Another take on The Wolverine: Piers Marchant reports

July 26, 2013

The Wolverine
Cast:Hugh Jackman, Rila Fukushima, Hal Yamanouchi, Hiroyuki Sanada, Tao Okamoto
Director:James Mangold
Rating: PG-13,for sequences of intense sci-fi action and violence, some sexuality and language
Running time: 126 minutes

By Piers Marchant for the Arkansas Democrat-Gazette and blood, dirt & angels

The story goes that back in the early ’80s, legendary comic book writer Chris Claremont and artist Frank Miller (who would go on to eventually write and draw the immortal Dark Knight series for DC) were on a long road trip home from the San Diego Comic Convention, driving up the California coast when the conversation turned to Wolverine.

Introduced as nothing more than a side character, he had found his way to the new X-Men series that Claremont also wrote, and had quickly become one of the most popular characters in the Marvel universe. So much so, that there was an idea he should have his own mini-series, away from his X-compatriots.

The concept they came up with involved the idea that Wolverine was more than just a Tasmanian devil with adamantium claws — he was steeped in honor and codes, like a samurai, only his berserker rage prevented him from ever attaining the harmony and enlightenment of the noble Japanese warrior. They quickly spun a tale of love and loss and redemption set in Japan and it went on to become an instant classic in the comics world.

In James Mangold’s adaptation of that short series, we find Wolverine (Hugh Jackman), now going by his birth name, Logan, brooding up in the Alaskan Yukon. He’s living in a make-shift camp up in the mountains, haunted by nightmares and visions of his former beloved, Jean Grey (Famke Janssen), the fellow mutant whose powers had run amuck until he was forced to kill her in order to save the world around them. In his grief, he’s run away from everyone and everything he’s known before, growing his hair and beard out like something out of a labor camp (or in Jackman’s case, a buffed up Jean Valjean).

Running afoul of some locals at a bar, Logan is introduced to Yukio (Rila Fukushima), as she helps him out of a jam with her samurai blade. An emissary from Japan, Yukio convinces him to return with her to Tokyo, where his presence has been requested by Yashida (Hal Yamanouchi), an aged, dying business tycoon whose life Wolverine saved back in WWII as the Nagasaki bomb dropped.

Yashida has the idea that if he can siphon off some of Wolverine’s mutant healing ability, he’ll be able to survive indefinitely and protect his precious granddaughter, Mariko (Tao Okamoto), from the nefarious forces aligning against her, including that of her own father, Shingen (Hiroyuki Sanada). Logan, however, is not interested in that kind of charity, which leaves the old man to his earthly demise, setting in motion a series of bewildering battles and half-buried plot points that, frankly, aren’t coherent enough to even bother trying to ascertain. Suffice it to say, there are extended fight scenes on city streets, on the roofs of bullet trains, and, eventually, at the top-most level of a grand palace up in the mountains.

In fact, so confused is the narrative by the end — with at least one major character suddenly switching allegiances, and a nefarious scheme involving a giant, adamantium robot samurai — even IMDB seemingly lists one of the main characters incorrectly. Under the circumstances, it’s an understandable mistake.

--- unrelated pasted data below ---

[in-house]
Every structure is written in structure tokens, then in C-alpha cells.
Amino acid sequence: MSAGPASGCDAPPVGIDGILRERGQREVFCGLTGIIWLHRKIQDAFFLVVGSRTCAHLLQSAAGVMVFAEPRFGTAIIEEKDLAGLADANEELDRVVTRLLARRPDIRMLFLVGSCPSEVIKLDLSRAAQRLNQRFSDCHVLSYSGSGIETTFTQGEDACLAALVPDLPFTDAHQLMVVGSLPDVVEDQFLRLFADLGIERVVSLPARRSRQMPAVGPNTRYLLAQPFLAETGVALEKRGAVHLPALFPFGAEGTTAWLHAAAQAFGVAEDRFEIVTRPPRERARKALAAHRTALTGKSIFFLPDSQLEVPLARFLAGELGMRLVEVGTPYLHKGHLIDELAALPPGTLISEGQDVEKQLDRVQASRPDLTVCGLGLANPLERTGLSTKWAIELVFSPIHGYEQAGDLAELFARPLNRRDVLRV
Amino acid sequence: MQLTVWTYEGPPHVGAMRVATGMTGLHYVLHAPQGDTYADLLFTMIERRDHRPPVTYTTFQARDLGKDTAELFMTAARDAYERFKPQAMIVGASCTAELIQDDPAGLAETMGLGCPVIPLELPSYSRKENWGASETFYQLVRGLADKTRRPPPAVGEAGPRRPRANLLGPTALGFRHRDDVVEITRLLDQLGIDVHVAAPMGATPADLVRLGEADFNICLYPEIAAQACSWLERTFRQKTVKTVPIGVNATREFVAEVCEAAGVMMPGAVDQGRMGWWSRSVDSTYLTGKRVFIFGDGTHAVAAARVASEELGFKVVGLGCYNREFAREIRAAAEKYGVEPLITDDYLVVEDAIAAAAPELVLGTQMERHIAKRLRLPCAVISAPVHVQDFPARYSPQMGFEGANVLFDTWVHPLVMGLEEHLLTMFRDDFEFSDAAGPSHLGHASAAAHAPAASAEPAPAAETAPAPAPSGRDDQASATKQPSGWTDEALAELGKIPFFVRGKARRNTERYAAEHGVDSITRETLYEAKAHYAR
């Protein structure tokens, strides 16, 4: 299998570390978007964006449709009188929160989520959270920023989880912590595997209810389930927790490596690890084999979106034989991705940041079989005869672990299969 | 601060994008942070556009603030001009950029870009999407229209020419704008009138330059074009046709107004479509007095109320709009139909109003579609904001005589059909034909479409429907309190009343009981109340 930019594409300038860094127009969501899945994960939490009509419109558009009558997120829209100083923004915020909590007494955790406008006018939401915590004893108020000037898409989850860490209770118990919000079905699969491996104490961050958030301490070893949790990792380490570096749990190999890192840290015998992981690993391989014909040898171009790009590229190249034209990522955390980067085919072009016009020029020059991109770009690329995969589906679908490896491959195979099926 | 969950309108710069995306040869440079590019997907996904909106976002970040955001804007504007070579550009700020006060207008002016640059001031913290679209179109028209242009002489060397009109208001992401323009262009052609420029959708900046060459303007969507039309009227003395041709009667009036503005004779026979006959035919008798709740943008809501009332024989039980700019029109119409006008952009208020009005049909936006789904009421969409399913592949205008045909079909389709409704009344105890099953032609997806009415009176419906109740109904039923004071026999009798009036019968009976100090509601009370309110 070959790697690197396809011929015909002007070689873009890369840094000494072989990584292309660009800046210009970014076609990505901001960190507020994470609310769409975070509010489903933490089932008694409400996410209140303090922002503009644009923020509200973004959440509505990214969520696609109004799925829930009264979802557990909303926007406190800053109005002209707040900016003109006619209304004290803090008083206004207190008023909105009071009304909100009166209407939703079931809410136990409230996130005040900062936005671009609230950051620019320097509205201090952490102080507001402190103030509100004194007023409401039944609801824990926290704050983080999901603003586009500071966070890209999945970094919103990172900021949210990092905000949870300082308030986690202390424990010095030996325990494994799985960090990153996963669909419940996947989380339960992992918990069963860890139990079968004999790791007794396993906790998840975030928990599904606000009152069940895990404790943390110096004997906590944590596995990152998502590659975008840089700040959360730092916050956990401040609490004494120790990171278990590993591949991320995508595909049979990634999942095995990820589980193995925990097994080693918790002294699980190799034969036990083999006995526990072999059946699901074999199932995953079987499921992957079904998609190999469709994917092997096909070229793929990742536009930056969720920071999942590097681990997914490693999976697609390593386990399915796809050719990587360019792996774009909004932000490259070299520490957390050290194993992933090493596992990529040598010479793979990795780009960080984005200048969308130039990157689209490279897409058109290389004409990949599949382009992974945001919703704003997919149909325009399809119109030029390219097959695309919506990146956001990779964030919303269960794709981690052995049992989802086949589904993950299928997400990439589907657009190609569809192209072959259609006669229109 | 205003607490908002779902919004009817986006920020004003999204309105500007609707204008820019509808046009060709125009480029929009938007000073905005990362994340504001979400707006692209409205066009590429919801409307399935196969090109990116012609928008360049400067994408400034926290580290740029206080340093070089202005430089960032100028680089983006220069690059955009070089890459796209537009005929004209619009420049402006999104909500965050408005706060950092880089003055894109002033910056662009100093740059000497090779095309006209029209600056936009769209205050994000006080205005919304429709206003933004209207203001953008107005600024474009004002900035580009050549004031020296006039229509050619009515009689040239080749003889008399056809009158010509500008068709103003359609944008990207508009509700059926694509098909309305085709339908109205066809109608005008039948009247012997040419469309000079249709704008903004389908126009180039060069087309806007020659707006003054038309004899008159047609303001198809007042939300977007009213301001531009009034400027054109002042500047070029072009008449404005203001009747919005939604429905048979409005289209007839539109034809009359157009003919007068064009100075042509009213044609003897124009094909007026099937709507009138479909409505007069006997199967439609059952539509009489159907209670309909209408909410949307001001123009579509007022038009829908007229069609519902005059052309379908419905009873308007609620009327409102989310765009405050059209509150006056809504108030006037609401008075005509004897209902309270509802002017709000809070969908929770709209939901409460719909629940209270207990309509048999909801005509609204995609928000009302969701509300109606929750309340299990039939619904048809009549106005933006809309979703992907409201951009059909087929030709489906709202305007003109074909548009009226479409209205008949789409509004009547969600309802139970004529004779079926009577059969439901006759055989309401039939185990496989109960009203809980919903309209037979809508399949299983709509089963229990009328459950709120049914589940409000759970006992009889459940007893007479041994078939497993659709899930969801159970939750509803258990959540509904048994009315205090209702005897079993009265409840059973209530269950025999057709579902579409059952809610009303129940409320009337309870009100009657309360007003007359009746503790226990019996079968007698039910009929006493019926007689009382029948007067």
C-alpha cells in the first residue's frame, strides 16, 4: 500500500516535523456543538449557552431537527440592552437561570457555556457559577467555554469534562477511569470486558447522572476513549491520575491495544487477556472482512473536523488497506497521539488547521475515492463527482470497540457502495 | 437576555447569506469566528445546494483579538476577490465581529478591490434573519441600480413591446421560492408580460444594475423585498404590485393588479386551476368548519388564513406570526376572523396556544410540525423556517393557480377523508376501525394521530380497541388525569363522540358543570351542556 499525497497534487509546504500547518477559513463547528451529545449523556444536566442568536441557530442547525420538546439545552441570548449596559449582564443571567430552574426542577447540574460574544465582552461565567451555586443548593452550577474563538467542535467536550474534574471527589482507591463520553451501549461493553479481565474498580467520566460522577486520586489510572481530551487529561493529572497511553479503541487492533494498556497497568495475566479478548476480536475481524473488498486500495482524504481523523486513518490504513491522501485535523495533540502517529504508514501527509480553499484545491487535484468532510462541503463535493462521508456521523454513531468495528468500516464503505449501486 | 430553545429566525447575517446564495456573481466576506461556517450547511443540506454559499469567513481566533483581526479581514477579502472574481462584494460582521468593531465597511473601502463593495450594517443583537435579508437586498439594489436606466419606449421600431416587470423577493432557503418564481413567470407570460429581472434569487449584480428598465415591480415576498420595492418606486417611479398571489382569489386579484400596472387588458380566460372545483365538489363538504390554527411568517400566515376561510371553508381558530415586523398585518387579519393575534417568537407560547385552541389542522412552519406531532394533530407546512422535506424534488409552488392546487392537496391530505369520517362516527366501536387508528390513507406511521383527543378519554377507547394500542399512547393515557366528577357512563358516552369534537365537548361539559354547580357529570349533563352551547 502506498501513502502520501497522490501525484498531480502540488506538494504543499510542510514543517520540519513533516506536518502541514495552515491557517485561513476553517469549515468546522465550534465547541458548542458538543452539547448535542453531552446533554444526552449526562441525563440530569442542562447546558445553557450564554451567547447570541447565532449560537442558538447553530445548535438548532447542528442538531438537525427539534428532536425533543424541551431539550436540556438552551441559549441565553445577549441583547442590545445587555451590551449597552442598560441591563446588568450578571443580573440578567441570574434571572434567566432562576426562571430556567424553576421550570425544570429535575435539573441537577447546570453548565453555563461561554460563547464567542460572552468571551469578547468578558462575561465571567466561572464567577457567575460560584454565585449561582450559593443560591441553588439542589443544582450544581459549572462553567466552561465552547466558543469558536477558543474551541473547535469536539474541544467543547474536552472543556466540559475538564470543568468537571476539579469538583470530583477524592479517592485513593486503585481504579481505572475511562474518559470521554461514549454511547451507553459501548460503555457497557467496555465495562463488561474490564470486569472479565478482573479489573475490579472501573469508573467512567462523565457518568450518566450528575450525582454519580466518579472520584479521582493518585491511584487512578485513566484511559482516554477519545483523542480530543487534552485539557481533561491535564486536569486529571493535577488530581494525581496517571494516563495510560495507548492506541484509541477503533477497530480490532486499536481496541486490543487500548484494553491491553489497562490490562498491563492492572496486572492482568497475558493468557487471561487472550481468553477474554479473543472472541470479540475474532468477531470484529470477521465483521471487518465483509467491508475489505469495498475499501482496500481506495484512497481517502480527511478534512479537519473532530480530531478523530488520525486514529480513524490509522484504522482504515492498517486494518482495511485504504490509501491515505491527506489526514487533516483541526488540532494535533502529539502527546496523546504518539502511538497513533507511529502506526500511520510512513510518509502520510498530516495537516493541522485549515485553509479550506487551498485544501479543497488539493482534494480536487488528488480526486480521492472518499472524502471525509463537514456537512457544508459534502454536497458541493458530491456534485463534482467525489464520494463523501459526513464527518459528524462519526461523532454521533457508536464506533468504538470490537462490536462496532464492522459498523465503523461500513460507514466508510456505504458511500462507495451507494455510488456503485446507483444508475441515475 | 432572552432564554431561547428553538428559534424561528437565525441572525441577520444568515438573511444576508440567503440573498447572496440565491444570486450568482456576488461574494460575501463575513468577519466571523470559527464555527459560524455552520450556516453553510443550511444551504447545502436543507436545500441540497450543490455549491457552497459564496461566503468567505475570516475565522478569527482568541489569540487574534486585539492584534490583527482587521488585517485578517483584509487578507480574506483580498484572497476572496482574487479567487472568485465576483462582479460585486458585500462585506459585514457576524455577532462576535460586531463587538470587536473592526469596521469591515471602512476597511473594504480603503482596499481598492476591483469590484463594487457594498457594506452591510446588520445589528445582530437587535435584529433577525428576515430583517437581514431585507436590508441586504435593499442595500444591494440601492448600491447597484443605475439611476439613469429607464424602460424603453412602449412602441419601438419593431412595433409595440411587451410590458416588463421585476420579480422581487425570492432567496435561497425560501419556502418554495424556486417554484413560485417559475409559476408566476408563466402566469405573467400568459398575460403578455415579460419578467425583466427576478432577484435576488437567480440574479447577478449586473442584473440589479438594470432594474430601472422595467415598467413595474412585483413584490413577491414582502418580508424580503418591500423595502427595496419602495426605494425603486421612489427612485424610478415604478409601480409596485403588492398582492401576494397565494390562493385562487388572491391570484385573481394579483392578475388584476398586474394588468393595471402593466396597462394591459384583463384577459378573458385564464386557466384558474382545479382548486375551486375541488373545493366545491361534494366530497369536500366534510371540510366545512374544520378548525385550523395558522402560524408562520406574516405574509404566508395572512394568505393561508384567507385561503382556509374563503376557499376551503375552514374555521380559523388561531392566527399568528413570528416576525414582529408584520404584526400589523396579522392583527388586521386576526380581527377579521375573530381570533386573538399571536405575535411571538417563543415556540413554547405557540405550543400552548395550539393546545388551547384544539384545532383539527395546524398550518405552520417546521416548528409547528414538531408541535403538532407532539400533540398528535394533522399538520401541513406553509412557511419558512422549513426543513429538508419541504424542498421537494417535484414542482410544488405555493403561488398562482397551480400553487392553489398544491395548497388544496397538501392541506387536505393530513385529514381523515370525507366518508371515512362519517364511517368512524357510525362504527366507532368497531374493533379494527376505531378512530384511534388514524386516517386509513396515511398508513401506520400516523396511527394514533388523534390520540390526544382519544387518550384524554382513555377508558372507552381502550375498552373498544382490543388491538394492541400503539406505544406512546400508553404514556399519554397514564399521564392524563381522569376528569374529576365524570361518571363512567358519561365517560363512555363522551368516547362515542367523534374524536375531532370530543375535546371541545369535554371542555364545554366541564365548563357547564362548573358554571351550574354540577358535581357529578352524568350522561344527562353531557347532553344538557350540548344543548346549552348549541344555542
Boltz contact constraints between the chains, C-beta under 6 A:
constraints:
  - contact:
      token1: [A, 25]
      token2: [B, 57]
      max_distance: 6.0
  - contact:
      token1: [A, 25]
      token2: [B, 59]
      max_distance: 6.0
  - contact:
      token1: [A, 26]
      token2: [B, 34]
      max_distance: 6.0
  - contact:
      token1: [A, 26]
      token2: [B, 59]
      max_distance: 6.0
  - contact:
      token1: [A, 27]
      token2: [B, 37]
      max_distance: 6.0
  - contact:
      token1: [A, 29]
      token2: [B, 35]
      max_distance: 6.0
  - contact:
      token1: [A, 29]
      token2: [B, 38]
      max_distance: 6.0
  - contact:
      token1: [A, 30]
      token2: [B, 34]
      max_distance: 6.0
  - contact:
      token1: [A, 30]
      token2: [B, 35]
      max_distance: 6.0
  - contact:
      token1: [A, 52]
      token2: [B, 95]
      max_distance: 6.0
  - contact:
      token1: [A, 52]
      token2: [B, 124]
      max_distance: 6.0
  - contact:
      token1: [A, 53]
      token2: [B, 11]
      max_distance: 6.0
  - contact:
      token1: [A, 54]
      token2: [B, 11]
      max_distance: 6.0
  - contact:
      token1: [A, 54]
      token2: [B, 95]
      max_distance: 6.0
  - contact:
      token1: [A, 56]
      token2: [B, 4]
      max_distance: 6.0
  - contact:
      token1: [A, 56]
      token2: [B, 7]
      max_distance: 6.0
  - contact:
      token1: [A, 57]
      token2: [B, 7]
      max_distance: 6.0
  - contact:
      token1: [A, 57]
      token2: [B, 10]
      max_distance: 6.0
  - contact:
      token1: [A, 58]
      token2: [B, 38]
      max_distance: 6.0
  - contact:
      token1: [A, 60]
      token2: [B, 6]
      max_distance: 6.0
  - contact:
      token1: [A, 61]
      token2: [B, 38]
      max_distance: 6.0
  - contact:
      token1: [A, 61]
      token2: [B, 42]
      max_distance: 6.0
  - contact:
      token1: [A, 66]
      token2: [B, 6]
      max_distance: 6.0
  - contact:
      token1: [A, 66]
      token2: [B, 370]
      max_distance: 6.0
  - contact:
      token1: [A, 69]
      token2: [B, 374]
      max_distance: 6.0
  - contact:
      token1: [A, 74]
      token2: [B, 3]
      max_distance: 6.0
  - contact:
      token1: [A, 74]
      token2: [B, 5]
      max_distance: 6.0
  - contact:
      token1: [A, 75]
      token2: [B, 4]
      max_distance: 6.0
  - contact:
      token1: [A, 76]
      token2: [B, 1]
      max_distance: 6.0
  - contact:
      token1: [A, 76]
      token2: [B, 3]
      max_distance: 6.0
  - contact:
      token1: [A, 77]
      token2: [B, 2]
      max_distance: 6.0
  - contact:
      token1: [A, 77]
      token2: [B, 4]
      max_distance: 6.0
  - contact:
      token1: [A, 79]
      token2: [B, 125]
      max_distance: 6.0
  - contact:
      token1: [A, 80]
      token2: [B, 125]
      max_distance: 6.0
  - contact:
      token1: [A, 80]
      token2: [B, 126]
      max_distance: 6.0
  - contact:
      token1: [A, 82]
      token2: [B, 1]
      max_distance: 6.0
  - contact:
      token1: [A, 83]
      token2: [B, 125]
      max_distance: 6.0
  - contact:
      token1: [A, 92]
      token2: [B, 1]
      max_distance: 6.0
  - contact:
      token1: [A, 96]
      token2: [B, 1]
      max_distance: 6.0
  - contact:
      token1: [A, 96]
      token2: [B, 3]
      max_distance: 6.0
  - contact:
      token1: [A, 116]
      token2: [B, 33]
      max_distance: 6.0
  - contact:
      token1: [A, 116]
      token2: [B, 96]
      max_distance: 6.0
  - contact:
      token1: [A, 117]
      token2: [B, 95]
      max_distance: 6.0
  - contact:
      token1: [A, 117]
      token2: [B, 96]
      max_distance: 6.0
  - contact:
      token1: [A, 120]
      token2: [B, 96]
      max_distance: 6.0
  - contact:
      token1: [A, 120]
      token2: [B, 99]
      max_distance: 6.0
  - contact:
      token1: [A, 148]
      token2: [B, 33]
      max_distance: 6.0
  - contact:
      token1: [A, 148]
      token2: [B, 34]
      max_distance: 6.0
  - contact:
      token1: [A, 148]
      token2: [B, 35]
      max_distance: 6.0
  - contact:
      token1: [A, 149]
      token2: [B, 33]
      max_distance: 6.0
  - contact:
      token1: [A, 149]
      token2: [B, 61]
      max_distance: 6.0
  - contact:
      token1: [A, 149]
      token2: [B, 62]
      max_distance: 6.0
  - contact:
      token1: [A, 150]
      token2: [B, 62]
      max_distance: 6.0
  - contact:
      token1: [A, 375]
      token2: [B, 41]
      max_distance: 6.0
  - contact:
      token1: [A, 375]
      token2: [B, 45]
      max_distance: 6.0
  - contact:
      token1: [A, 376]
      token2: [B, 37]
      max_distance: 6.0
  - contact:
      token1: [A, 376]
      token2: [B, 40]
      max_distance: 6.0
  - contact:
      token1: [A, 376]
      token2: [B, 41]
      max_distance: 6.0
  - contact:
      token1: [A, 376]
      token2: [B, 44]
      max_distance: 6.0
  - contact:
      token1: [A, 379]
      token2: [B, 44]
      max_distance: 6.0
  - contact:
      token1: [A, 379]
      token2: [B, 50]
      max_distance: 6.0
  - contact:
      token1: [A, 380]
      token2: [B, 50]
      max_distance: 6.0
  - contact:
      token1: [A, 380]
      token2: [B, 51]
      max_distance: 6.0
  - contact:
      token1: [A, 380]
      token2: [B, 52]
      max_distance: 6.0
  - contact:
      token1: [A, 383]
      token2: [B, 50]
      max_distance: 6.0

When in doubt, it seems Mangold and his screenwriters have just decided to make things as blurred and muddled as possible in order to help suspend your disbelief. As long as you don’t get hung up about gigantic plot inconsistencies and the film’s peculiar penchant for dream sequences involving a heavenly Jean Grey in a ghostly negligée, offering up sage bits of wisdom for Wolverine to absorb and summoning him to the after-life, you can have a decent amount of fun just counting the number of times the filmmakers resort to exhibiting Jackman’s astoundingly ripped naked shoulders and torso in lieu of actual character development — he’s surely the most buff song-and-dance man in existence.

Which isn’t to say Jackman doesn’t attempt to deliver a more in-depth portrayal. This is the sixth time he’s worn the claws, as it were, and he seems incapable of mailing in a performance. The problem is the last couple of films he’s appeared in (I discount the brief — but hilarious — cameo in X-Men: First Class), including the dreadful X-Men Origins: Wolverine and X-Men: The Last Stand have been nowhere close to his standard. This might be a small step up from those two shoddy constructions, but still light years behind Bryan Singer’s first two commanding X-Men films.

There are a smattering of heady action set-tos, I suppose, but they are all in such a bewildering jumble, it’s difficult to distinguish them terribly much, or determine why we should particularly care in the first place. The shame of it is the Claremont/Miller comic — while still filled with the kind of melodramatic hyperbole of the form at the time — suffers from no such confusion. An enemy is identified clearly and distinctly, and at no point are you forced to question Wolverine’s involvement in anything.

It also added a small but highly significant detail, utterly abandoned here: In the comic mini-series, Wolverine was not only already familiar with Japan, he had lived there long enough to learn the language and much of its cultural heritage. He was more Ronin than foreigner. Here, he’s a lumbering gaijun happy enough to go about his bloody business without understanding much of anything that’s going on around him. In this, he’s certainly not alone.

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